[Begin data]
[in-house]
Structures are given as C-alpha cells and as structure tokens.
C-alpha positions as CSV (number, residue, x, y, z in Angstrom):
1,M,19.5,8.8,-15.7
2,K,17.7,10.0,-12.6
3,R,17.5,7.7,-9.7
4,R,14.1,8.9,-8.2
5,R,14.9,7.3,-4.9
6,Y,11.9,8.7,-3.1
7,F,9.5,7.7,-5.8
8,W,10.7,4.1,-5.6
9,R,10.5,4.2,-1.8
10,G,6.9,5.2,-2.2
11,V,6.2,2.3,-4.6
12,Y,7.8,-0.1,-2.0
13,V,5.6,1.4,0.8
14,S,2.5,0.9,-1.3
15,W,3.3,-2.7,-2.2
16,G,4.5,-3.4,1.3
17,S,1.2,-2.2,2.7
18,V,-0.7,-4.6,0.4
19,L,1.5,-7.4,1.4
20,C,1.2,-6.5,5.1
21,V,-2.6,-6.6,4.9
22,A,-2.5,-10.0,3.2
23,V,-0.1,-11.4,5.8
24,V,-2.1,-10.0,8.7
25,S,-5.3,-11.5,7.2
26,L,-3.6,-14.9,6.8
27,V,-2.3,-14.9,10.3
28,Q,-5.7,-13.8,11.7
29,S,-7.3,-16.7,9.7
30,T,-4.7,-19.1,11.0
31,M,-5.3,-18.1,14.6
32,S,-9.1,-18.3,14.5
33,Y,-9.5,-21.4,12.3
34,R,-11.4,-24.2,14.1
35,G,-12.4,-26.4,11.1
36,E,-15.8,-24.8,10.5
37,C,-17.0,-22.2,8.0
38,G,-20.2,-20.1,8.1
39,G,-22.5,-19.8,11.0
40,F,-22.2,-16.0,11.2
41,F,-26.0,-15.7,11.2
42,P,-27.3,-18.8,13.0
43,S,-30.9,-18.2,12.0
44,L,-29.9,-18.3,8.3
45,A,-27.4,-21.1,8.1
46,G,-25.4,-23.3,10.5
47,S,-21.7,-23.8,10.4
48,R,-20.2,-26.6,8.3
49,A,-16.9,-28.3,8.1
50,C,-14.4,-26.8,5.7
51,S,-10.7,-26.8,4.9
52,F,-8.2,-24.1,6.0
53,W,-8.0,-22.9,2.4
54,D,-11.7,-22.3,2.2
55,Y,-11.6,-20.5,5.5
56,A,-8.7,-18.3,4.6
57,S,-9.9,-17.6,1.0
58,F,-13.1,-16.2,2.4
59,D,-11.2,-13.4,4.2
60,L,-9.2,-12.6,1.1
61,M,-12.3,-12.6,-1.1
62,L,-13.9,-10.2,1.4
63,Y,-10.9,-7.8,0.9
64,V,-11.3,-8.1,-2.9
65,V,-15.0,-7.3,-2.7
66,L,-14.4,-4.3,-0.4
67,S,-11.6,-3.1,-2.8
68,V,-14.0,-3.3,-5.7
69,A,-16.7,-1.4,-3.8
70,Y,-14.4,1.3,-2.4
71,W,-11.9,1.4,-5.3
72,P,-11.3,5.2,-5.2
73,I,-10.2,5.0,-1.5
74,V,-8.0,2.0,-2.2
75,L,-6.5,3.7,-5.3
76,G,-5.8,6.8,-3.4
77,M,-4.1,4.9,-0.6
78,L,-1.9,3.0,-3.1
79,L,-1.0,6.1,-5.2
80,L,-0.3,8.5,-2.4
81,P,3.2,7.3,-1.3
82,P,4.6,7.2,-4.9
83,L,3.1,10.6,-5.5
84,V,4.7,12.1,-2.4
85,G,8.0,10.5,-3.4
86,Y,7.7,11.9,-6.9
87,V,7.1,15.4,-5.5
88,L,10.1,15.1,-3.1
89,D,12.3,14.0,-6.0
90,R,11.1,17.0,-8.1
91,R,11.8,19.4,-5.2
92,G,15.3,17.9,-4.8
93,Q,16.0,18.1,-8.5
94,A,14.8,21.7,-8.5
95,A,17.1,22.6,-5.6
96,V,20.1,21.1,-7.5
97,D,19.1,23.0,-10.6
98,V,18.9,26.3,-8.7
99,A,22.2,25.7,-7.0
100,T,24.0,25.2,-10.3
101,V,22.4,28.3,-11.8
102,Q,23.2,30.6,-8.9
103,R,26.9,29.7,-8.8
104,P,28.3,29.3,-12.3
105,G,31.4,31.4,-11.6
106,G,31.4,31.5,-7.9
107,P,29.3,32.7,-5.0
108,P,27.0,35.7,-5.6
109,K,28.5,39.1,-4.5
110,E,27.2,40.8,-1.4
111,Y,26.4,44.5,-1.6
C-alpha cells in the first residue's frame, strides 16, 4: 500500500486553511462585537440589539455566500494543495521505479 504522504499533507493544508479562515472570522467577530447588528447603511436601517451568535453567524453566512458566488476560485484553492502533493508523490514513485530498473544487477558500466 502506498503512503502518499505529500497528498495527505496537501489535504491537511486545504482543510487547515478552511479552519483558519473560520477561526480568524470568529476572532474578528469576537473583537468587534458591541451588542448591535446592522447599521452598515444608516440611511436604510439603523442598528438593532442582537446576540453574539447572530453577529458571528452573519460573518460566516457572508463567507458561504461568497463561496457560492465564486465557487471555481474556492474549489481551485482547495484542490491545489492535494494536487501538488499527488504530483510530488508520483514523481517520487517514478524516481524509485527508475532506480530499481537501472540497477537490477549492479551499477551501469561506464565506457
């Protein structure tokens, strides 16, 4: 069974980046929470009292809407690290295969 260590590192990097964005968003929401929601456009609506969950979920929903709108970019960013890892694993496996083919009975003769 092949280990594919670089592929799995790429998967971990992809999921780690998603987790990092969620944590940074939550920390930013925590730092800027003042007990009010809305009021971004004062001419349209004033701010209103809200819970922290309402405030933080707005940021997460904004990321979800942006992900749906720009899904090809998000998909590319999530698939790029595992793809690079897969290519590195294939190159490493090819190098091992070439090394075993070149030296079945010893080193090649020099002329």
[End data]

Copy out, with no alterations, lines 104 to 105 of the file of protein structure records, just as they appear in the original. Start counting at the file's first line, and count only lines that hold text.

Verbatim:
101,V,22.4,28.3,-11.8
102,Q,23.2,30.6,-8.9